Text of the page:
Philosophical Quarterly 57 (227):176-189 (2007)
|Abstract||Mary knows all there is to know about physics, chemistry and neurophysiology, yet has never experienced colour. Most philosophers think that if Mary learns something genuinely new upon seeing colour for the first time, then physicalism is false. I argue, however, that physicalism is consistent with Mary's acquisition of new information. Indeed, even if she has perfect powers of deduction, and higher-level physical facts are a priori deducible from lower-level ones, Mary may still lack concepts which are required in order to deduce from the lower-level physical facts what it is like to see red|
|Categories||categorize this paper)|
|Through your library||Configure|
Similar books and articles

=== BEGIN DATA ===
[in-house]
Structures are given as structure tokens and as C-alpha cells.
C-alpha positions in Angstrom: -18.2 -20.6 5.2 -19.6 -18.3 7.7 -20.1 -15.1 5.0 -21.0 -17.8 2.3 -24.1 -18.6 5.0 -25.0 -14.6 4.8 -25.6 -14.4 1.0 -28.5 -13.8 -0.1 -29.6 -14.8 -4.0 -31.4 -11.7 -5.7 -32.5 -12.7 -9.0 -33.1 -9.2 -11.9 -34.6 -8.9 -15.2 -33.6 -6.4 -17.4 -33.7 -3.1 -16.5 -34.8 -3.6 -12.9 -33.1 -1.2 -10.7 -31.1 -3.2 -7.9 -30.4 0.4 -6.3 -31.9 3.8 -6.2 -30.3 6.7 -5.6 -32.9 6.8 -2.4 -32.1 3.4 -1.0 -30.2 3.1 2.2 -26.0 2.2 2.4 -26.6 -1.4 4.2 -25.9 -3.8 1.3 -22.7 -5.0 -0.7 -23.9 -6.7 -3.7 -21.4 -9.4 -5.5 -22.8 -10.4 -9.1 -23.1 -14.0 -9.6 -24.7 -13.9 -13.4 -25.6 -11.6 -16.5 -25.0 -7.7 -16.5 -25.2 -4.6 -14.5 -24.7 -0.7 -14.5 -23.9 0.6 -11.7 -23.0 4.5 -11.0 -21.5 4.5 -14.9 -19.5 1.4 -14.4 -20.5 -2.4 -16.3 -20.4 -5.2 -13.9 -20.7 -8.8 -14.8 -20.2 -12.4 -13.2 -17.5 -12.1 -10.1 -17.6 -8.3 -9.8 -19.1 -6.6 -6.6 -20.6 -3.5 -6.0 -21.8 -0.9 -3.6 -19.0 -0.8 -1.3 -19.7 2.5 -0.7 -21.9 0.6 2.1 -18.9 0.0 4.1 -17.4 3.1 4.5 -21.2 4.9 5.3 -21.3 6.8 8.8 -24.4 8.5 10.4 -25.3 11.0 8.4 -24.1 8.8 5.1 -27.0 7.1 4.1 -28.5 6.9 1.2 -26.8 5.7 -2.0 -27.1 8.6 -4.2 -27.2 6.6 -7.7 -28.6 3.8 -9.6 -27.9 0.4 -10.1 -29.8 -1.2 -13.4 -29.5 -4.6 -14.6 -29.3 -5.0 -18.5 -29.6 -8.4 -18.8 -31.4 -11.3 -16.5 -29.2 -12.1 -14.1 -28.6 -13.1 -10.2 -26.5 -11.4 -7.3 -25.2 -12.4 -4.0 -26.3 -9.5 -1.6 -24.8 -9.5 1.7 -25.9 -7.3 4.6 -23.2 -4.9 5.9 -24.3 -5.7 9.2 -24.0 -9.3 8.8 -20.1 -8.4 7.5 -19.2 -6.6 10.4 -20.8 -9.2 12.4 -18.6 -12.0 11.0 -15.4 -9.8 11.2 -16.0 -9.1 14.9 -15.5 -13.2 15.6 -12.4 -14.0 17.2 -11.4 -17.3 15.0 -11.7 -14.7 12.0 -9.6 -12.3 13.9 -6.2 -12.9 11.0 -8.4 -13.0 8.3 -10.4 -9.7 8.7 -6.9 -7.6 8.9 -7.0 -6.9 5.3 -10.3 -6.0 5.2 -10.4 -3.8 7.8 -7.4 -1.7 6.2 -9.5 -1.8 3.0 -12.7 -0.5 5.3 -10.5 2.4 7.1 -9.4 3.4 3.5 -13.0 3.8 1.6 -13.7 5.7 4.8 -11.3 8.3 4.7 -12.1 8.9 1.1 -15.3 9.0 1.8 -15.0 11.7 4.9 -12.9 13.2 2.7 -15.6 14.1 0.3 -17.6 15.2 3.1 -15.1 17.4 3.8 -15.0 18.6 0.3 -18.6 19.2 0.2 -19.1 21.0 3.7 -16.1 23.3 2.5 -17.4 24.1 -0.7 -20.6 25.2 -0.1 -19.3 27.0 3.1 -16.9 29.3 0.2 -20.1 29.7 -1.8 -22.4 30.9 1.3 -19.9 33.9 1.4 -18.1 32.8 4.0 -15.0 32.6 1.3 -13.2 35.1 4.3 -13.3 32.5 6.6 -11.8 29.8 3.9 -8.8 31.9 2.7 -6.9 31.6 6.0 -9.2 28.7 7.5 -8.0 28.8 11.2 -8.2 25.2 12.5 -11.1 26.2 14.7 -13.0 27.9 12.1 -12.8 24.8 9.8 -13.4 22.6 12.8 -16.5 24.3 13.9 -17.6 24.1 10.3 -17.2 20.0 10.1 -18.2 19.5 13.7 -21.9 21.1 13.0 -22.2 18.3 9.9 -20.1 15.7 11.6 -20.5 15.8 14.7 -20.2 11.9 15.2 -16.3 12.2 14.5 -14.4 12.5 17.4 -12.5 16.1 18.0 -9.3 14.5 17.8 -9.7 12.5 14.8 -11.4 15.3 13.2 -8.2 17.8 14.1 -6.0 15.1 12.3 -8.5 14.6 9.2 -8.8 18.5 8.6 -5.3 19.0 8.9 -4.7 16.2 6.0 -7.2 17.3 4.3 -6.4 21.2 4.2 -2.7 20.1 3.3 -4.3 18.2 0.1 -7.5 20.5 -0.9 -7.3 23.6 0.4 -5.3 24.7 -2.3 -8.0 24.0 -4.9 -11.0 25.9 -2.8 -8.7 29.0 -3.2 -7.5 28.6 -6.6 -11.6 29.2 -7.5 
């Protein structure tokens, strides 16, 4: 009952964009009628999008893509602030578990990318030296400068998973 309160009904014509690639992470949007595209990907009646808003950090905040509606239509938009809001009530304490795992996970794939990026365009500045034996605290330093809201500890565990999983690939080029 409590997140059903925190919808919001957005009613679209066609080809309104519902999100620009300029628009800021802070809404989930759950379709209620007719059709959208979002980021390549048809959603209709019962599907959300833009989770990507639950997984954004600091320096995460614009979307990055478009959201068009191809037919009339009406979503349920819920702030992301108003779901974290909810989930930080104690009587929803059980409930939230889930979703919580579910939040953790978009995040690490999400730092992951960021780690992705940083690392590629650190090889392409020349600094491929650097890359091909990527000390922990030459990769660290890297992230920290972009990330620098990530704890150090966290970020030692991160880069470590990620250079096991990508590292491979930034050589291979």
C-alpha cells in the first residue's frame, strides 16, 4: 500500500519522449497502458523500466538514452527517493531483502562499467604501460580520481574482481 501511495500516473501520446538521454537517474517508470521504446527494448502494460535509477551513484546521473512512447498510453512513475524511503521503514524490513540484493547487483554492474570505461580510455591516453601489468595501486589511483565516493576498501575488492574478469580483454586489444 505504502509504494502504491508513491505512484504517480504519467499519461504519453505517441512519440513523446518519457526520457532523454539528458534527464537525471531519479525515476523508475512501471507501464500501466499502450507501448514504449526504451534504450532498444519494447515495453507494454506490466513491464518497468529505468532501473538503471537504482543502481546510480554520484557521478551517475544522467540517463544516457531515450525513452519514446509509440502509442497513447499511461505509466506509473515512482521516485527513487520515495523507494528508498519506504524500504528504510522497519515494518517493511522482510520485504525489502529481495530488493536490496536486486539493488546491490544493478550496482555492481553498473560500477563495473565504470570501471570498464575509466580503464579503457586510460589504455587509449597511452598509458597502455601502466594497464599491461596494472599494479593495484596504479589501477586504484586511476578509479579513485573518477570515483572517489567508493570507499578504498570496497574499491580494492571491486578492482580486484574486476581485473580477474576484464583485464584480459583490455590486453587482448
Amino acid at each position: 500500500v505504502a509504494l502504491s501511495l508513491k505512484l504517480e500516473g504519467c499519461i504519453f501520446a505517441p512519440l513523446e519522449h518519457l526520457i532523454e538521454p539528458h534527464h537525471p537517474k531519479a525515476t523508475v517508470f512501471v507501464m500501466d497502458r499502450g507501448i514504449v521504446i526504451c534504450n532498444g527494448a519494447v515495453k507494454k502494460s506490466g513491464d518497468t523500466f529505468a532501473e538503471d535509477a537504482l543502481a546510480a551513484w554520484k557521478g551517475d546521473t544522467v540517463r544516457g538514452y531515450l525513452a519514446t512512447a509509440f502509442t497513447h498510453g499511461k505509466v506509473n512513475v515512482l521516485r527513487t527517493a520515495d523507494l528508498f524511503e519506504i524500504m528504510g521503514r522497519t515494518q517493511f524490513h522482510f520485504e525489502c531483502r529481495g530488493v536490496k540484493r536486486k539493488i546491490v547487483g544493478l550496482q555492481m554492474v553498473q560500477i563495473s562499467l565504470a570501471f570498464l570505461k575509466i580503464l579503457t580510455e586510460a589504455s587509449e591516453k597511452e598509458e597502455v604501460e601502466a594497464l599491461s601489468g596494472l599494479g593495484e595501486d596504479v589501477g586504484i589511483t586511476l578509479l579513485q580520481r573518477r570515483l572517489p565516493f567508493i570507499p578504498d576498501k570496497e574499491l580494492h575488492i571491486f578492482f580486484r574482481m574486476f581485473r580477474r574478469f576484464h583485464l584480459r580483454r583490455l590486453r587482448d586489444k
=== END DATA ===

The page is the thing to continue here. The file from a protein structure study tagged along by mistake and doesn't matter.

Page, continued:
Frank Jackson (1986). What Mary Didn't Know. Journal of Philosophy 83 (May):291-5.
Sam Coleman (2009). Why the Ability Hypothesis is Best Forgotten. Journal of Consciousness Studies 16 (2-3):74-97.
Torin Alter & Sven Walter (eds.) (2007/2009). Phenomenal Concepts and Phenomenal Knowledge: New Essays on Consciousness and Physicalism. Oxford University Press.
Luca Malatesti (2008). Mary's Scientific Knowledge. Prolegomena 7 (1):37-59.
Jesper Kallestrup (2006). Epistemological Physicalism and the Knowledge Argument. American Philosophical Quarterly 43 (1):1-23.
Daniel Stoljar & Yujin Nagasawa (2003). Introduction to There's Something About Mary. In Peter Ludlow, Daniel Stoljar & Yujin Nagasawa (eds.), There's Something About Mary.
Daniel Stoljar (2003). Introduction. In Peter Ludlow, Yujin Nagasawa & Daniel Stoljar (eds.), There's Something About Mary. The Mit Press.
George Graham & Terence E. Horgan (2000). Mary Mary, Quite Contrary. Philosophical Studies 99 (1):59-87.
Added to index2009-01-28
Total downloads69 ( #15,401 of 722,876 )
Recent downloads (6 months)1 ( #60,917 of 722,876 )
How can I increase my downloads?